## Abstract

Many of the properties of superconductors related to quantum coherence are revealed when the superconducting state is forced to vary in space in response to an external magnetic field, a proximity contact, an interface to a ferromagnet or to impurities embedded in the superconductor. Among the earliest examples is *Andreev reflection* of an electron into a retro-reflected hole at a normal-superconducting interface. In regions of strong inhomogeneity, multiple Andreev reflection leads to the formation of sub-gap states, *Andreev bound states*, with excitation energies below the superconducting gap. These states play a central role in our understanding of inhomogeneous superconductors. The discoveries of unconventional superconductivity in many classes of materials, advances in fabrication of superconducting/ferromagnetic hybrids and nanostructures for confining superfluid ^{3} He, combined with theoretical developments in topological quantum matter have dramatically expanded the significance of branch conversion scattering and Andreev bound state formation. This collection of articles highlights developments in inhomogeneous superconductivity, unconventional superconductivity and topological phases of superfluid ^{3} He, in which Andreev scattering and bound states underpin much of the physics of these systems. This article provides an introduction to the basic physics of Andreev scattering, bound-state formation and their signatures. The goal is both an introduction for interested readers who are not already experts in the field, and to highlight examples in which branch conversion scattering and Andreev bound states provide unique signatures in the transport properties of superconductors.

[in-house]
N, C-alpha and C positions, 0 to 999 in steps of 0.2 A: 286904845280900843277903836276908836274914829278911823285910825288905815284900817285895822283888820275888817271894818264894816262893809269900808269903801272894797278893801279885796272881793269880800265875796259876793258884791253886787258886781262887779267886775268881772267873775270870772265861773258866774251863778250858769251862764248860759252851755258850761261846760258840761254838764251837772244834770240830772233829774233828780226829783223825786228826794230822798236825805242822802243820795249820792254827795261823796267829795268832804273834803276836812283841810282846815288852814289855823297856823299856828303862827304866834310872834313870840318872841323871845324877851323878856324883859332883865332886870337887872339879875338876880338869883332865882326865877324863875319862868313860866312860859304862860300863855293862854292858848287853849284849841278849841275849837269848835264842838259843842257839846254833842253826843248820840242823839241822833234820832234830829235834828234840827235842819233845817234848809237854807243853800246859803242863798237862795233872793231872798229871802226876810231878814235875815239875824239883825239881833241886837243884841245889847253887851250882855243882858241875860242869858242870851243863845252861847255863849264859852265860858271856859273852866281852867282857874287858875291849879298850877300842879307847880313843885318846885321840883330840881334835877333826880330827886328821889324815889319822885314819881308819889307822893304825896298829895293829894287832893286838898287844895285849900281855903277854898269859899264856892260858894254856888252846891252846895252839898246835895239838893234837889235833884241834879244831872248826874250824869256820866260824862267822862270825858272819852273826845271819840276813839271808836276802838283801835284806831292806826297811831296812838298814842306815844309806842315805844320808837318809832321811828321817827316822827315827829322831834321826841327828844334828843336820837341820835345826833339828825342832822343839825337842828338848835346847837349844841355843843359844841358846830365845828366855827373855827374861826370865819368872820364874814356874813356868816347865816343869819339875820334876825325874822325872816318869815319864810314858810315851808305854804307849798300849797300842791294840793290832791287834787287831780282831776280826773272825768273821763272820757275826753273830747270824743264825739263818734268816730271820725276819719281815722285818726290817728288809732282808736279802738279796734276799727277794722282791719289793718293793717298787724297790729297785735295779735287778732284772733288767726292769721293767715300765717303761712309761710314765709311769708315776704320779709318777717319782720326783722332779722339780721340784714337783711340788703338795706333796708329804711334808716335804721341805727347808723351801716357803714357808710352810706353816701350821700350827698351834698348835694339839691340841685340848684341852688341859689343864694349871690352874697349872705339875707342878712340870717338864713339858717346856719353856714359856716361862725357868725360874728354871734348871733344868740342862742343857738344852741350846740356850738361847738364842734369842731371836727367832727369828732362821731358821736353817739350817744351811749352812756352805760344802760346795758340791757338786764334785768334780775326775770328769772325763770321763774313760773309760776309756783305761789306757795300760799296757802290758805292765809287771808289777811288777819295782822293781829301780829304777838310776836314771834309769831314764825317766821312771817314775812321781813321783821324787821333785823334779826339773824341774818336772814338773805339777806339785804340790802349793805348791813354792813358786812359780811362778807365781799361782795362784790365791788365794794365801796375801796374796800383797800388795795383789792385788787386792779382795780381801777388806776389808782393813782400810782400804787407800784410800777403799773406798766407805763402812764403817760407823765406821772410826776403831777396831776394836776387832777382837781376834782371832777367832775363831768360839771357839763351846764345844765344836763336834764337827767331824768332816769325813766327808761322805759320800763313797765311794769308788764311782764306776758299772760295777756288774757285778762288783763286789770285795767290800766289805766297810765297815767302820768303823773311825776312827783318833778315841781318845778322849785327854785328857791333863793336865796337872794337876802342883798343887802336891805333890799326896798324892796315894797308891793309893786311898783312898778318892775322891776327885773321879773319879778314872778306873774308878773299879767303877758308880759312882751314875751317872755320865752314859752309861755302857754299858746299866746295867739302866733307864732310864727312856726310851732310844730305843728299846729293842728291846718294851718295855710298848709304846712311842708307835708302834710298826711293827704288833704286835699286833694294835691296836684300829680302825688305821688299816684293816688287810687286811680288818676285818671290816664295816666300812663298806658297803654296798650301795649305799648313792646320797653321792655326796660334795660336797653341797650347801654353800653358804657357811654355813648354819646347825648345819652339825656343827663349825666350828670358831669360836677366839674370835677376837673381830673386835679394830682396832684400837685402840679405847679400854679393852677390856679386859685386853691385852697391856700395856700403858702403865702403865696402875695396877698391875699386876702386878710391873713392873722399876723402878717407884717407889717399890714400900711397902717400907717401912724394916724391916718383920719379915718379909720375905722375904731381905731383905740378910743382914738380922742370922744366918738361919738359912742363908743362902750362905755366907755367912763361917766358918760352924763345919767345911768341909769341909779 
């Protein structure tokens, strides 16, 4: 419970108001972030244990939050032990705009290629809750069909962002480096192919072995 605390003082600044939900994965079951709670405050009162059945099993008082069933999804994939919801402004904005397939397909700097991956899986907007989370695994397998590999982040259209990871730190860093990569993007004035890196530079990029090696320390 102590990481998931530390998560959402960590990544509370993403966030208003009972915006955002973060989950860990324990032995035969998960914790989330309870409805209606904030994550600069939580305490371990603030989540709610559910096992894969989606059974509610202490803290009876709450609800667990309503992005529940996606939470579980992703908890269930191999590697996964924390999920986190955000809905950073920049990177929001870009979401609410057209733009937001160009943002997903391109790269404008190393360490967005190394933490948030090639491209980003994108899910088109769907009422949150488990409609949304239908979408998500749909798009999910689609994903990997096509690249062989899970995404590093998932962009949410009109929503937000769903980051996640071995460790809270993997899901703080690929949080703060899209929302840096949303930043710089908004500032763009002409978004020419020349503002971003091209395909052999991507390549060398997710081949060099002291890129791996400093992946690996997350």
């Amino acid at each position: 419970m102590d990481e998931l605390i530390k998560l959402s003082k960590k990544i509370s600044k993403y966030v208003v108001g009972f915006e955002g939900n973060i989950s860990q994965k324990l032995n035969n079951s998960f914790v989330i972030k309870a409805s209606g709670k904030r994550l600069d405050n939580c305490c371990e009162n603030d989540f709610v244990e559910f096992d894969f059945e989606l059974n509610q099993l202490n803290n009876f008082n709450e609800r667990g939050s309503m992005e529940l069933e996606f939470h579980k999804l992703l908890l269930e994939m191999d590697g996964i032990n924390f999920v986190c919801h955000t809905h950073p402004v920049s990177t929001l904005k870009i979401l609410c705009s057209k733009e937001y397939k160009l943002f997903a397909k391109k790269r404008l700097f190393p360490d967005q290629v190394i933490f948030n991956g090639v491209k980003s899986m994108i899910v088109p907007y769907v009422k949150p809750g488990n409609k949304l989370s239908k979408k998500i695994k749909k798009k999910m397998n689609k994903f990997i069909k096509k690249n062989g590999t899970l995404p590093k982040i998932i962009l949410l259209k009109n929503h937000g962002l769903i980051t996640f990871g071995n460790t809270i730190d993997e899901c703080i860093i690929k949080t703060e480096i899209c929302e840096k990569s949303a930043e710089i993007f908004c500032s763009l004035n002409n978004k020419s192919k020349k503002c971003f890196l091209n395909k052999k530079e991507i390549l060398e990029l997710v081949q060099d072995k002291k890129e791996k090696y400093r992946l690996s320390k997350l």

This article is part of the theme issue ‘Andreev bound states’.

## 1. Introduction